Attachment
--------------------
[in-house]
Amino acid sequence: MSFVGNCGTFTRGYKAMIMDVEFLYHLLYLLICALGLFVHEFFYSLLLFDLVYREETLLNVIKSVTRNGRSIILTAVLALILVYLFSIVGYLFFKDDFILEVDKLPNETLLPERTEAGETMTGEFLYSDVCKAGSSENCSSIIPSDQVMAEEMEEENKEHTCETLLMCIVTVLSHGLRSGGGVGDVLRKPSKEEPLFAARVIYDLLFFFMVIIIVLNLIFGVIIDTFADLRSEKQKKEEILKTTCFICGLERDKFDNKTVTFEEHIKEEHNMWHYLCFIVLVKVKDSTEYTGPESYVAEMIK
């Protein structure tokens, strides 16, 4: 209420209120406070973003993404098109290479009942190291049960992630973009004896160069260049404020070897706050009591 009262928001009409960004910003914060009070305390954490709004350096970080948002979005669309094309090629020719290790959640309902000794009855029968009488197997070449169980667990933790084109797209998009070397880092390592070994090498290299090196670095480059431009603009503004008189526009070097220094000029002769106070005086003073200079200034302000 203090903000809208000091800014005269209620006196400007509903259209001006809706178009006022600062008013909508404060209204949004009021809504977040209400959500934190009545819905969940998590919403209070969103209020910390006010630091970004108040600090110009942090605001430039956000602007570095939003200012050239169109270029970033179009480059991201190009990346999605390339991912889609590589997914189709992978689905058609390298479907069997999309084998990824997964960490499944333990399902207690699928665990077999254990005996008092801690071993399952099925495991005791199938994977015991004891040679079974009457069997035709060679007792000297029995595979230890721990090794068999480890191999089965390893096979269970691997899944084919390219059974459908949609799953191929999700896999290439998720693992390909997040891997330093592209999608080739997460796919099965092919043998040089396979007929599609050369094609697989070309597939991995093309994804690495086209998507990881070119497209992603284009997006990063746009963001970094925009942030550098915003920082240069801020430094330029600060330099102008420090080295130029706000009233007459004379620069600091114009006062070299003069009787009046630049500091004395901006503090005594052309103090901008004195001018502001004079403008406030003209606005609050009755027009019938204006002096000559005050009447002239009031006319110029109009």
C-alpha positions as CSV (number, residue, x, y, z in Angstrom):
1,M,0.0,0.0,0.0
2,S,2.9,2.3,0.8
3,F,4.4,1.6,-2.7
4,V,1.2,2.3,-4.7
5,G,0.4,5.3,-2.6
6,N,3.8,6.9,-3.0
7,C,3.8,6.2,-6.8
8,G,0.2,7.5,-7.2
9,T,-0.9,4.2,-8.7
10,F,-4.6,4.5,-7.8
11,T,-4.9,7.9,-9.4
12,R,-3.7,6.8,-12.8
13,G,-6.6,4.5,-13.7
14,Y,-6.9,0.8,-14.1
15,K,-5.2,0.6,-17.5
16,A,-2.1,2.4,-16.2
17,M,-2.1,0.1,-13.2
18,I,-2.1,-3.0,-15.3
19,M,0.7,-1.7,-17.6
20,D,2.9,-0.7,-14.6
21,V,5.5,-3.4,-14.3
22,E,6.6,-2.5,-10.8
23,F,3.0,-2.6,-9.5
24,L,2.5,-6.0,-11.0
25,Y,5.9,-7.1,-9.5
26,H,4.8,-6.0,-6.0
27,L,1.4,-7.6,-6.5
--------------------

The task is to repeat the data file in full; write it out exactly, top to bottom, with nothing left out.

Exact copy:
[in-house]
Amino acid sequence: MSFVGNCGTFTRGYKAMIMDVEFLYHLLYLLICALGLFVHEFFYSLLLFDLVYREETLLNVIKSVTRNGRSIILTAVLALILVYLFSIVGYLFFKDDFILEVDKLPNETLLPERTEAGETMTGEFLYSDVCKAGSSENCSSIIPSDQVMAEEMEEENKEHTCETLLMCIVTVLSHGLRSGGGVGDVLRKPSKEEPLFAARVIYDLLFFFMVIIIVLNLIFGVIIDTFADLRSEKQKKEEILKTTCFICGLERDKFDNKTVTFEEHIKEEHNMWHYLCFIVLVKVKDSTEYTGPESYVAEMIK
């Protein structure tokens, strides 16, 4: 209420209120406070973003993404098109290479009942190291049960992630973009004896160069260049404020070897706050009591 009262928001009409960004910003914060009070305390954490709004350096970080948002979005669309094309090629020719290790959640309902000794009855029968009488197997070449169980667990933790084109797209998009070397880092390592070994090498290299090196670095480059431009603009503004008189526009070097220094000029002769106070005086003073200079200034302000 203090903000809208000091800014005269209620006196400007509903259209001006809706178009006022600062008013909508404060209204949004009021809504977040209400959500934190009545819905969940998590919403209070969103209020910390006010630091970004108040600090110009942090605001430039956000602007570095939003200012050239169109270029970033179009480059991201190009990346999605390339991912889609590589997914189709992978689905058609390298479907069997999309084998990824997964960490499944333990399902207690699928665990077999254990005996008092801690071993399952099925495991005791199938994977015991004891040679079974009457069997035709060679007792000297029995595979230890721990090794068999480890191999089965390893096979269970691997899944084919390219059974459908949609799953191929999700896999290439998720693992390909997040891997330093592209999608080739997460796919099965092919043998040089396979007929599609050369094609697989070309597939991995093309994804690495086209998507990881070119497209992603284009997006990063746009963001970094925009942030550098915003920082240069801020430094330029600060330099102008420090080295130029706000009233007459004379620069600091114009006062070299003069009787009046630049500091004395901006503090005594052309103090901008004195001018502001004079403008406030003209606005609050009755027009019938204006002096000559005050009447002239009031006319110029109009």
C-alpha positions as CSV (number, residue, x, y, z in Angstrom):
1,M,0.0,0.0,0.0
2,S,2.9,2.3,0.8
3,F,4.4,1.6,-2.7
4,V,1.2,2.3,-4.7
5,G,0.4,5.3,-2.6
6,N,3.8,6.9,-3.0
7,C,3.8,6.2,-6.8
8,G,0.2,7.5,-7.2
9,T,-0.9,4.2,-8.7
10,F,-4.6,4.5,-7.8
11,T,-4.9,7.9,-9.4
12,R,-3.7,6.8,-12.8
13,G,-6.6,4.5,-13.7
14,Y,-6.9,0.8,-14.1
15,K,-5.2,0.6,-17.5
16,A,-2.1,2.4,-16.2
17,M,-2.1,0.1,-13.2
18,I,-2.1,-3.0,-15.3
19,M,0.7,-1.7,-17.6
20,D,2.9,-0.7,-14.6
21,V,5.5,-3.4,-14.3
22,E,6.6,-2.5,-10.8
23,F,3.0,-2.6,-9.5
24,L,2.5,-6.0,-11.0
25,Y,5.9,-7.1,-9.5
26,H,4.8,-6.0,-6.0
27,L,1.4,-7.6,-6.5